----> To Do & To Die
historicaltimes:

Lincoln at Antietam - September 1862

historicaltimes:

Lincoln at Antietam - September 1862

♥ 354 — Vor 2 Stunden on 19 Sept. 2014 — via historicaltimes

foxesinbreeches:

Polaroids by Andrei Tarkovsky from the book Instant Light: Tarkovsky Polaroids 

♥ 628 — Vor 7 Stunden on 19 Sept. 2014 — via rave-of-mutilation (source)

Non-fiction helps us pick up skills, introduces new processes to us, andlearn about stories that make our lives more bearable. Comparatively, fiction, its happy-go-lucky companion, doesn’t seem as fun to spend time with.

Why would we want to learn about the stuff that exists in imaginary universes? Fiction can seem like entertainment. Escapist alternatives to the valuable lessons in history, biographies, and business books. So with our finite amounts of time, the most effective thing to do would be to choose advice and information that applies into the real world, right?

♥ 4 — Vor 11 Stunden on 19 Sept. 2014

Salvador Dali tarot deck.

Salvador Dali tarot deck.

♥ 32773 — Vor 12 Stunden on 19 Sept. 2014 — via charlieambler (source)
rawmeatbetweenmyteeth:

Terayama Shuji (1935–83)

rawmeatbetweenmyteeth:

Terayama Shuji (1935–83)

♥ 84 — Vor 17 Stunden on 19 Sept. 2014 — via charlieambler
❝ Grouches, grouches, one must have them, and one must have the courage to live with them. That’s the nicest way to live. Nobody should be afraid of his little bit of weirdness. ❞
— Robert Walser, Nervous; trans. by Christopher Middleton
♥ 2 — Vor 20 Stunden on 19 Sept. 2014
♥ 1 — Vor 21 Stunden on 19 Sept. 2014
♥ 1 — Vor 22 Stunden on 18 Sept. 2014

this years phil club has two new characters

♥ 9 — Vor 23 Stunden on 18 Sept. 2014
theparisreview:

“Writers of fiction are collectors of useless information. They are the opposite of good, solid, wise citizens who collect good information and put it to good use. Fiction writers remember tiny little details, some of them almost malicious, but very telling. It’s a way of endlessly remembering. A face comes back after years and years and years, as though you’ve taken a photograph. It’s as though you have, for the moment, thought: I know that person very well. You could argue that you have some extraordinary insight, but actually it’s just a very hard-working imagination. It’s almost like a stress in you that goes on, nibbling and nibbling, gnawing away at you, in a very inquisitive way, wanting to know. And of course while all that’s happening you’re stroking in the colors, putting a line here and a line there, creating something that moves further and further away from the original. The truth emerges, the person who is created is a different person altogether—a person in their own right.”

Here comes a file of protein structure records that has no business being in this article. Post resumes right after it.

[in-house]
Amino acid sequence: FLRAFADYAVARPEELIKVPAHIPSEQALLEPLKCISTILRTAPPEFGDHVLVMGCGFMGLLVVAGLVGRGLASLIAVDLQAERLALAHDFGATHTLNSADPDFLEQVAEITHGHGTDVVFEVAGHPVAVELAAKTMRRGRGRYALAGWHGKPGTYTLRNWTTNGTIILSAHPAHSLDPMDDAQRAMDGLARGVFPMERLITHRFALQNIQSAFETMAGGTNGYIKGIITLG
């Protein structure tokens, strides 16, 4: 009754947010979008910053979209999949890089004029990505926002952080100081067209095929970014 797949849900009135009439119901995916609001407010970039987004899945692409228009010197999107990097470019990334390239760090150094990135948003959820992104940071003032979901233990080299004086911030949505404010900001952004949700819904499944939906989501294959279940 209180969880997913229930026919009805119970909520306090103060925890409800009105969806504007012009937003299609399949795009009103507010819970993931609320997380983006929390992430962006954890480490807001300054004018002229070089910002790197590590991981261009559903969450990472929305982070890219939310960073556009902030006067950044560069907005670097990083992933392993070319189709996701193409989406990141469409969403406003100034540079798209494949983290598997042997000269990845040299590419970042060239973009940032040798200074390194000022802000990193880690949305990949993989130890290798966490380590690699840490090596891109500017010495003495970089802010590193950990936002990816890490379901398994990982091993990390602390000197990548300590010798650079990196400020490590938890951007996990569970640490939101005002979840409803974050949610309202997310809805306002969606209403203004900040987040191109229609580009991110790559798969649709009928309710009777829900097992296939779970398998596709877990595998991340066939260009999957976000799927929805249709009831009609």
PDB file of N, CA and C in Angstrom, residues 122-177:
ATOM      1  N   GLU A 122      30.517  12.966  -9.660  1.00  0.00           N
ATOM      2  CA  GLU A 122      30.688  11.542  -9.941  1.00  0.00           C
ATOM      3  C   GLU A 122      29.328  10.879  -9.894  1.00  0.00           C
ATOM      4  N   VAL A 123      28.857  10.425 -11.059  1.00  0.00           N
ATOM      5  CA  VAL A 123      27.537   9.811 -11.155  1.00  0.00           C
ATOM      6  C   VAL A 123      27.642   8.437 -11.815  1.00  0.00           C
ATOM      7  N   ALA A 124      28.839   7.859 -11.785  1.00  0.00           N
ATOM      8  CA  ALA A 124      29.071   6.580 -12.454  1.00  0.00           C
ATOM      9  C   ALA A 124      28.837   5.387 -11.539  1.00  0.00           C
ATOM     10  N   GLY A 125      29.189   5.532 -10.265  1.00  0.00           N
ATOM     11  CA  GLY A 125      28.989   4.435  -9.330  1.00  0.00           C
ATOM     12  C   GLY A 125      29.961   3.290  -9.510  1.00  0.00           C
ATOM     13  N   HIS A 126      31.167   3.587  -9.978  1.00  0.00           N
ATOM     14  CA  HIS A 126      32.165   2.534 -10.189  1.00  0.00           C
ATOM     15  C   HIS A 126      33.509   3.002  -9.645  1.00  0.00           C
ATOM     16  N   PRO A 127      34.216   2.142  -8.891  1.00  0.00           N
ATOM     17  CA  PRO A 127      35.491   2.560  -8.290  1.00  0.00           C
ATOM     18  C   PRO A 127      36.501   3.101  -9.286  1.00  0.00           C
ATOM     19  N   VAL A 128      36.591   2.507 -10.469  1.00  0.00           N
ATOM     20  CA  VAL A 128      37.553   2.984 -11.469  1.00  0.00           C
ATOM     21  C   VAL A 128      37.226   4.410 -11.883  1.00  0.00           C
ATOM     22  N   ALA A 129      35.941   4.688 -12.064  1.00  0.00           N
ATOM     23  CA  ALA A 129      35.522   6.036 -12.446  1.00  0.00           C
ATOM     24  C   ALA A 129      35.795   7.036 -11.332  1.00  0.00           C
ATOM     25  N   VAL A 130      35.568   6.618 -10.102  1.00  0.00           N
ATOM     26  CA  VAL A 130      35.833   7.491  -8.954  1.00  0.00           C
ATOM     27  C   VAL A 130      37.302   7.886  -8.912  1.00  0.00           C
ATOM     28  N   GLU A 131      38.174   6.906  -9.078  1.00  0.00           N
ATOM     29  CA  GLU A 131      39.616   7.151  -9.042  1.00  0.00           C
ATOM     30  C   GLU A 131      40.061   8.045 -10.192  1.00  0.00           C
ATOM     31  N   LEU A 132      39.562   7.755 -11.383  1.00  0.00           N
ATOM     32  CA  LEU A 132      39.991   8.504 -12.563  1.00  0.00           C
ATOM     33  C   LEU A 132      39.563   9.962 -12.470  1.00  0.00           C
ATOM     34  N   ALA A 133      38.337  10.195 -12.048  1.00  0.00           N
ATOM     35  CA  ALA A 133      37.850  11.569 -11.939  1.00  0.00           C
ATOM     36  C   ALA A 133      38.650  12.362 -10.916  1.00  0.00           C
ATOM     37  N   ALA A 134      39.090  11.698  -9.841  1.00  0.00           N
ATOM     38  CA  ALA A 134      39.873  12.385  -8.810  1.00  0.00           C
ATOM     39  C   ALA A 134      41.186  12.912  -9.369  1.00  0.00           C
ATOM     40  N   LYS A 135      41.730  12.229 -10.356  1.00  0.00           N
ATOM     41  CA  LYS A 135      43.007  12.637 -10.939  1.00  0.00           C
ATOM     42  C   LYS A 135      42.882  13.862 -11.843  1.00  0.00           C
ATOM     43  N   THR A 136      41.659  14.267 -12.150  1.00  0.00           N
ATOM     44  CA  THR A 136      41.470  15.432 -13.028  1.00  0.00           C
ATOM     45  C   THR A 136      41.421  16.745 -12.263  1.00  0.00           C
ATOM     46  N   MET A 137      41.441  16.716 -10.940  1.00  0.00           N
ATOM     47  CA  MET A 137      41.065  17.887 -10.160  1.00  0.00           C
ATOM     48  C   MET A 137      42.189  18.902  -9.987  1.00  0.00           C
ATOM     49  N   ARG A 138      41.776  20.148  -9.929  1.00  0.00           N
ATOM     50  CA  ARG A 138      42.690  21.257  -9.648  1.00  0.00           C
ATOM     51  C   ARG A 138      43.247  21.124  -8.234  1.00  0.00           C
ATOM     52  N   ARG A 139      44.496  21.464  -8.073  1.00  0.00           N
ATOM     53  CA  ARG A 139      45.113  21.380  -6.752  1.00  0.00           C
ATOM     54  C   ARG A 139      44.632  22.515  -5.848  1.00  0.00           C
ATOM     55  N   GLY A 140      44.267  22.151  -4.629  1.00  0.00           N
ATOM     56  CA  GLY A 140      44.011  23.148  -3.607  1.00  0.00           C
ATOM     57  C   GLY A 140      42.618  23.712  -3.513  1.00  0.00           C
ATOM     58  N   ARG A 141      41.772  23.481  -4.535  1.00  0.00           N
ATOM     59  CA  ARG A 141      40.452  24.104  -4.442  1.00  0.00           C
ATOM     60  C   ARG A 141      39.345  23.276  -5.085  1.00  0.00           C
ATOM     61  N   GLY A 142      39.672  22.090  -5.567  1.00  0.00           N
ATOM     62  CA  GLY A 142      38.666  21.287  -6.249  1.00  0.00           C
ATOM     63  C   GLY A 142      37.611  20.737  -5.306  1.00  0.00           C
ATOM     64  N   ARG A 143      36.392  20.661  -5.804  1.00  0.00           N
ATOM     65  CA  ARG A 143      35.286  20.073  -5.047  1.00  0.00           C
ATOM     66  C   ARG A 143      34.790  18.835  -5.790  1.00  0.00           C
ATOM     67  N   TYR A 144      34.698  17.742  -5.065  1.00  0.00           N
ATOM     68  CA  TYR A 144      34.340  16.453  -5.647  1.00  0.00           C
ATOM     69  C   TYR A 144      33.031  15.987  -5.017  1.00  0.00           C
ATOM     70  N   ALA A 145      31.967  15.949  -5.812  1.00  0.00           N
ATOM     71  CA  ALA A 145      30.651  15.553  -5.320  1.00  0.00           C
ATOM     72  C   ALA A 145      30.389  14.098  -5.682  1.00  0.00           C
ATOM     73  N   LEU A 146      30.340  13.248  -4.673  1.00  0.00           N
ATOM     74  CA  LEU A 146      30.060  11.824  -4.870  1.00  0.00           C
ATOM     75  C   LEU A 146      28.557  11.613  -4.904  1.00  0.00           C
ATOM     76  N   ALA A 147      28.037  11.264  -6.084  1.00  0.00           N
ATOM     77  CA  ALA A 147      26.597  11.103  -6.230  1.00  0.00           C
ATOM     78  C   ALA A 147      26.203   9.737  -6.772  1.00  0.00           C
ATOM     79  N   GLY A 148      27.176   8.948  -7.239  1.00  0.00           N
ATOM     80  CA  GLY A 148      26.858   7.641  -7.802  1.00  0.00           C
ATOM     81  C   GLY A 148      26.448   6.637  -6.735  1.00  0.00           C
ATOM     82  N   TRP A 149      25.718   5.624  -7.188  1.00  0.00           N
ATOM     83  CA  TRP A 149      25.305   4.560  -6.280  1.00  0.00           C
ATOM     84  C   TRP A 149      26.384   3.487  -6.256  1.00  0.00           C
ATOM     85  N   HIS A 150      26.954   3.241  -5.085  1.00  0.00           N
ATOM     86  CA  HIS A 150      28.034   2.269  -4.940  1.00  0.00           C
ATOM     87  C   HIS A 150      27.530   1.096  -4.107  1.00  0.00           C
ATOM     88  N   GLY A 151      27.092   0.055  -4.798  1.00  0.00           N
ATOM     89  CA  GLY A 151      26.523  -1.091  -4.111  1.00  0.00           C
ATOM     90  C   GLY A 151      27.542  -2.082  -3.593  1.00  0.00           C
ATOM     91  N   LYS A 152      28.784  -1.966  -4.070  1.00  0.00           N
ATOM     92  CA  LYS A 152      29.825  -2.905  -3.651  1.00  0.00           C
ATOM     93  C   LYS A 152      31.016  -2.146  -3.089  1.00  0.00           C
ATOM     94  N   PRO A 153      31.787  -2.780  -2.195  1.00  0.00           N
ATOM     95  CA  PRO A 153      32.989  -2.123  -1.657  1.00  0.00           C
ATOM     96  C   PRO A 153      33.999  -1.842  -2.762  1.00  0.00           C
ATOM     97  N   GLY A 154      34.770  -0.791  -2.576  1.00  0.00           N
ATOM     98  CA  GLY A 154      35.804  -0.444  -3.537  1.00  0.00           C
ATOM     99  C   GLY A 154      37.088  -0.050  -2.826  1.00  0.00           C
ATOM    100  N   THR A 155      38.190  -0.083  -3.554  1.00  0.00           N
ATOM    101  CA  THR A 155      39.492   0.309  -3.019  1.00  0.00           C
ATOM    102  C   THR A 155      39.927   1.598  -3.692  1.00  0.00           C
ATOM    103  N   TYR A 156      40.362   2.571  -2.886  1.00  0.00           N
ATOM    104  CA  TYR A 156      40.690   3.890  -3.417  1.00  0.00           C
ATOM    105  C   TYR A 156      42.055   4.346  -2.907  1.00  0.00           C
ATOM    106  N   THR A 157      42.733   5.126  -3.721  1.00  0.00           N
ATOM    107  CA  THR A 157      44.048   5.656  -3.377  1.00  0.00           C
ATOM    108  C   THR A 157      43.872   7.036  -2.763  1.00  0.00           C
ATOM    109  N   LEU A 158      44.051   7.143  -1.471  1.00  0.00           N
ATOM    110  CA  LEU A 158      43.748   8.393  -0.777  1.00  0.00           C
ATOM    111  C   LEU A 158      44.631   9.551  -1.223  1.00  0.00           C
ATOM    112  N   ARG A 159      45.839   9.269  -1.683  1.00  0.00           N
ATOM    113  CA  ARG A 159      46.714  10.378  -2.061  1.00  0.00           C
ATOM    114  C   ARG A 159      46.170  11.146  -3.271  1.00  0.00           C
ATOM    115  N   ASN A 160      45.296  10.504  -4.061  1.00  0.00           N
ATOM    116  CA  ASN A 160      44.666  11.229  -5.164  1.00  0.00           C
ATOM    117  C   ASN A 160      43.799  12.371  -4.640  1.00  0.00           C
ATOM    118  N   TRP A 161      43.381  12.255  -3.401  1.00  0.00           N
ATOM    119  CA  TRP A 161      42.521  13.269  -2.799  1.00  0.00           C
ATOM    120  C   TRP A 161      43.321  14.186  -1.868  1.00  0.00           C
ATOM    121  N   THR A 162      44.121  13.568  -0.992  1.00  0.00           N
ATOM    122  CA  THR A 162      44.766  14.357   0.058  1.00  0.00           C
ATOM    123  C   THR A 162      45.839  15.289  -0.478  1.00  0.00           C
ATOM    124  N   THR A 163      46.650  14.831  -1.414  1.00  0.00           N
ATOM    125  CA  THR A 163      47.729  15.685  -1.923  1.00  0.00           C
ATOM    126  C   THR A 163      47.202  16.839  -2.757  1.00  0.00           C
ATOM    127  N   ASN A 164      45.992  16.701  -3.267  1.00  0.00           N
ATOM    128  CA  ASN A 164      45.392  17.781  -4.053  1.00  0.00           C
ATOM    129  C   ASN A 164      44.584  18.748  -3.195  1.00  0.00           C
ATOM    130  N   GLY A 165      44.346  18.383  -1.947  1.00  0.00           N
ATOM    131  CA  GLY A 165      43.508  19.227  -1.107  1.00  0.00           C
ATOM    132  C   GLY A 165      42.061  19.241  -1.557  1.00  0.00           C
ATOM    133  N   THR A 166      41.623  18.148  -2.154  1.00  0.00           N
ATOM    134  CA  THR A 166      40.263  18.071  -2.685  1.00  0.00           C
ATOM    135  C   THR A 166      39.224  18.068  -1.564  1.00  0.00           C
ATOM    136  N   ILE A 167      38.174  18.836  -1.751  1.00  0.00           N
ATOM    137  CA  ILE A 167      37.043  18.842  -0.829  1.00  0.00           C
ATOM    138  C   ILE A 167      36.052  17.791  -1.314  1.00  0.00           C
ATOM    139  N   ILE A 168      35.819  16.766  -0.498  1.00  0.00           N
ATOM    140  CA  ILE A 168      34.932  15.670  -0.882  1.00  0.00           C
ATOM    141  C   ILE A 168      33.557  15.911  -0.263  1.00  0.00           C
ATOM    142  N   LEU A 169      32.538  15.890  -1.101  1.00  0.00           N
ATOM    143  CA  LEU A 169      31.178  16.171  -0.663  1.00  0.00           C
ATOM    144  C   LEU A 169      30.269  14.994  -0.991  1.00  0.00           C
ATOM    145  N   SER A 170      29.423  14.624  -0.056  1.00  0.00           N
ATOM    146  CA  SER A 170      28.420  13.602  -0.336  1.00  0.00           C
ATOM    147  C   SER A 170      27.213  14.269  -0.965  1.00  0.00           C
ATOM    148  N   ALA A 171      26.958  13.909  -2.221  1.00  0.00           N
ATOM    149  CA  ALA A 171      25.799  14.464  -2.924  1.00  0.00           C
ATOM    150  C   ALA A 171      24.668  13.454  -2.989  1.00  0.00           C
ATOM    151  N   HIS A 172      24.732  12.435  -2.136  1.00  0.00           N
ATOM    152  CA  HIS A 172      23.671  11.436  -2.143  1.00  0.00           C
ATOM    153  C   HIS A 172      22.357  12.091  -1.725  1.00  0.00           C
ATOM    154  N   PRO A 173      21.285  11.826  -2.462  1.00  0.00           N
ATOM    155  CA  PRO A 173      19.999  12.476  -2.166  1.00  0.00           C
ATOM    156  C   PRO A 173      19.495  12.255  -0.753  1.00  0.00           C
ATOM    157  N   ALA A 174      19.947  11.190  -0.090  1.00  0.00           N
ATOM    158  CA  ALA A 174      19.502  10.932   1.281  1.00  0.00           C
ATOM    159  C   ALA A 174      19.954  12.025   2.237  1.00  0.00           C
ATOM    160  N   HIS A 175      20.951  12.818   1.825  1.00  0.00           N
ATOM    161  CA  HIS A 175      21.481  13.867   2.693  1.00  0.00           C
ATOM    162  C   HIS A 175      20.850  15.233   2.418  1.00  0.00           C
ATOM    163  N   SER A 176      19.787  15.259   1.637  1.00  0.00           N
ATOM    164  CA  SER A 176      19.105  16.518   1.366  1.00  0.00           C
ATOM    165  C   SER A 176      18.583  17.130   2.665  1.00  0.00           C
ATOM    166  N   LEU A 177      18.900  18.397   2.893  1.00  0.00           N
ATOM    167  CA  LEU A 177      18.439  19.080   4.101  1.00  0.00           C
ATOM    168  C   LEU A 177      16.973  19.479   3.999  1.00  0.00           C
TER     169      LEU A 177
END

—William Trevor, The Art of Fiction No. 108

theparisreview:

“Writers of fiction are collectors of useless information. They are the opposite of good, solid, wise citizens who collect good information and put it to good use. Fiction writers remember tiny little details, some of them almost malicious, but very telling. It’s a way of endlessly remembering. A face comes back after years and years and years, as though you’ve taken a photograph. It’s as though you have, for the moment, thought: I know that person very well. You could argue that you have some extraordinary insight, but actually it’s just a very hard-working imagination. It’s almost like a stress in you that goes on, nibbling and nibbling, gnawing away at you, in a very inquisitive way, wanting to know. And of course while all that’s happening you’re stroking in the colors, putting a line here and a line there, creating something that moves further and further away from the original. The truth emerges, the person who is created is a different person altogether—a person in their own right.”

—William Trevor, The Art of Fiction No. 108

♥ 136 — Vor 23 Stunden on 18 Sept. 2014 — via theparisreview